“Do you like… cheese?” “Why yes, my favorite’s Gouda!” If you’re not familiar with this (almost) iconic movie line, shame on you. Kidding aside, to answer that question—who doesn’t like cheese? Here’s a rundown of our favorites: 

“Do you like… cheese?” “Why yes, my favorite’s Gouda!” If you’re not familiar with this (almost) iconic movie line, shame on you. Kidding aside, to answer that question—who doesn’t like cheese? Here’s a rundown of our favorites: 

Kesong Puti – Philippines

One of the Filipino favorites that is now a classic in most Filipino restaurants is Laguna’sKesong Puti (white cheese). Made from unskimmed carabao milk (yes carabao, not cow), Kesong Puti, made distinct by its slightly pungent smell, is normally wrapped in banana leaves. The texture is soft, almost as if the cheese will melt in your mouth. Best eaten at breakfast with pandesal (bread) and coffee. 

Roquefort – France 

Roquefort, a kind of blue cheese that comes all the way from France is a product of sheep’s milk. Here’s a little piece of trivia about the infamous blue cheese: those blue pockets of moldyou can see on the cheese are actually found in the caves of Roquefort, France—thus, its name. Eaten best with nuts and honey, the blue cheese is left to age for five months and is now considered a staple in wine and cheese plates. 

Cotija – Mexico

 

Named after a city in Mexico, the Mexican Cotija is very similar to the Greek Feta especially when young as it is somewhat salty and moist. The hardcow milk does not retain its feta-like texture though, as the cheese becomes nuttier the older it gets; but that’s not the only thing the Cojita is famous for. It’s also the cheese that you taste in your tacos, Mexican soup, Mexican salad and guacamole.

Feta – Greece

Did you know the Feta can only bear its name if the product came from either mainland Greece or Lesbos and is made with at least 70% sheep’s milk and 30% goat’s milk? I don’t know about you, but if that’s not enough to give testament to how seriously the Greek take their cheese, then I don’t know what will. The feta, tangy and salty (almost as if it was dipped in salt water), is usually placed in olive oil, to be used in salads, sandwiches and in place of the Cojita for some Mexican dishes.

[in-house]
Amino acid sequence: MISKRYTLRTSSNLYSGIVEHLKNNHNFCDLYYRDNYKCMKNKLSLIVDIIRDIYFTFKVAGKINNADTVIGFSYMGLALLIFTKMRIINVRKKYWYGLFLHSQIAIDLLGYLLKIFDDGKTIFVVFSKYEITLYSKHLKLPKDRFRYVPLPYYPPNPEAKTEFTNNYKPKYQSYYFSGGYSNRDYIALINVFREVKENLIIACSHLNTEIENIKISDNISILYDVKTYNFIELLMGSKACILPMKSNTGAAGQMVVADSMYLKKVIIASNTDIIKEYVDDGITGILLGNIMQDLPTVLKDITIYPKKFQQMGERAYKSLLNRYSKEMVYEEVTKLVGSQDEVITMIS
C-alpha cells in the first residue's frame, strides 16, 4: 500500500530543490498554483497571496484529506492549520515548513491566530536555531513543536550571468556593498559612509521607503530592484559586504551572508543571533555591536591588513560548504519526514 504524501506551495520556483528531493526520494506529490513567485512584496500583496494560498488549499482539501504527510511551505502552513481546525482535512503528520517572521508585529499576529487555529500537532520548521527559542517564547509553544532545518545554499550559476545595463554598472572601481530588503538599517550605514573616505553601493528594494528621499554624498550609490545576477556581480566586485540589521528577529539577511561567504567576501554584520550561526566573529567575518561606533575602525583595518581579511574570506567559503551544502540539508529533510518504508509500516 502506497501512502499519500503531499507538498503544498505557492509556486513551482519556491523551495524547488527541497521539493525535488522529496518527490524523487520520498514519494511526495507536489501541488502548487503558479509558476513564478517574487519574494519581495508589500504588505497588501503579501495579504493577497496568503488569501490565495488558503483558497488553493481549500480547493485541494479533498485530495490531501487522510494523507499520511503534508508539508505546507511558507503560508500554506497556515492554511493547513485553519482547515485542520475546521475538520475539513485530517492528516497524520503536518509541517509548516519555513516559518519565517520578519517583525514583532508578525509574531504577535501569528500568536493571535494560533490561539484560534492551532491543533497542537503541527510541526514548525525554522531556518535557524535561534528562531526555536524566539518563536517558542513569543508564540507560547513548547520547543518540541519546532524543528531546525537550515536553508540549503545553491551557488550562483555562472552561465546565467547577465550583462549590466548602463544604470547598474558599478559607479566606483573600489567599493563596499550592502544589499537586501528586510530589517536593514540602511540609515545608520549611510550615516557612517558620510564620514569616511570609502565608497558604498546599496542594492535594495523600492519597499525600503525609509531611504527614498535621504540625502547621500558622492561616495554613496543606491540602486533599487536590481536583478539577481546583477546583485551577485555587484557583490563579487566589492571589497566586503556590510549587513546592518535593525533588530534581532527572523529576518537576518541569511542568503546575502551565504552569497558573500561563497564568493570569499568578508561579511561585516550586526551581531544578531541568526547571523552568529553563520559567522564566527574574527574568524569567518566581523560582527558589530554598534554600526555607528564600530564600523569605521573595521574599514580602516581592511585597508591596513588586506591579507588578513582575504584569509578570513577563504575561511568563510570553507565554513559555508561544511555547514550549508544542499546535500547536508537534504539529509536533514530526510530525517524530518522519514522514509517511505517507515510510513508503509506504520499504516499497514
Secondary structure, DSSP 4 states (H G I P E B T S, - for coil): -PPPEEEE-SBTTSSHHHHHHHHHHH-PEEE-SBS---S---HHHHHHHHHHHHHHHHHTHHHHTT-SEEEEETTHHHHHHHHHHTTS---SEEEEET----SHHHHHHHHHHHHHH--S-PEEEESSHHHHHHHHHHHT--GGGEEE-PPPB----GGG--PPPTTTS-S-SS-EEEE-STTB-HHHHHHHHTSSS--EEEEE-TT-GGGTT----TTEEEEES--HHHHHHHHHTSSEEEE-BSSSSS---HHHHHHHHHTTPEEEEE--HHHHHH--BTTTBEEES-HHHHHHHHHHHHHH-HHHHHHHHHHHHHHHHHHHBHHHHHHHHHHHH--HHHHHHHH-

Mozzarella – Italy 

From Italy hails one of the world’s cheesy favorites and that is, you guessed it, Mozzarella. Made from the milk of the water buffalo (let’s call it the mozzarella di bufala for added flair) or cow milk (mozzarella fior di latte), it is usually heated in warm water and stretched by hand. From there, Mozzarella is then rolled into moist cheese balls (literally); and can either be sold fresh or mixed with brine for flavor. Try it with tomatoes and basil and there you have some Margherita realness. (As for the real recipe, don’t ask me!) 

Emmental – Switzerland (Swiss Cheese, basically) 

Swiss Cheese, if you please! Yes, that’s exactly what Emmental cheese is. One of the (many) cheeses of Switzerland, it has a very distinct taste (and not to mention, look), produced by the bacteria used in the latter stages of the cheese production. Now, where did the Swiss Cheese get its holes? We might just have a theory for that: the bacteria used in creating the cheese releases carbon dioxide gas. Because of this, carbon dioxide bubbles are created, eventually creating large holes, now one of the iconic characteristics of Swiss cheese. 

Gouda – Holland 

Last but definitely not the least, the star of Amanda Bynes’ almost-iconic line from She’s the Man: Gouda. While it is named after the Dutch city, Gouda, the cheese is no longer exclusively produced in Holland. Since its creation, it has been made available all over Europe, Israel and even New Zealand and Australia. From the mild and creamy flavor (this is especially true the younger the cheese is) to crunchier texture (for when it’s older), Gouda can come in lots of flavors and variations depending on how it was made, and how old it is. 

Love cheese us much as we do? Let us know your favorite by leaving a comment below 🙂 

Sources: 

http://www.seriouseats.com/2011/10/13-cheeses-everyone-should-know-slideshow.html#show-179939/

http://doonposaamin.ph/articles/food-to-eat/6-cheesy-facts-about-kesong-puti-of-laguna/ 

 

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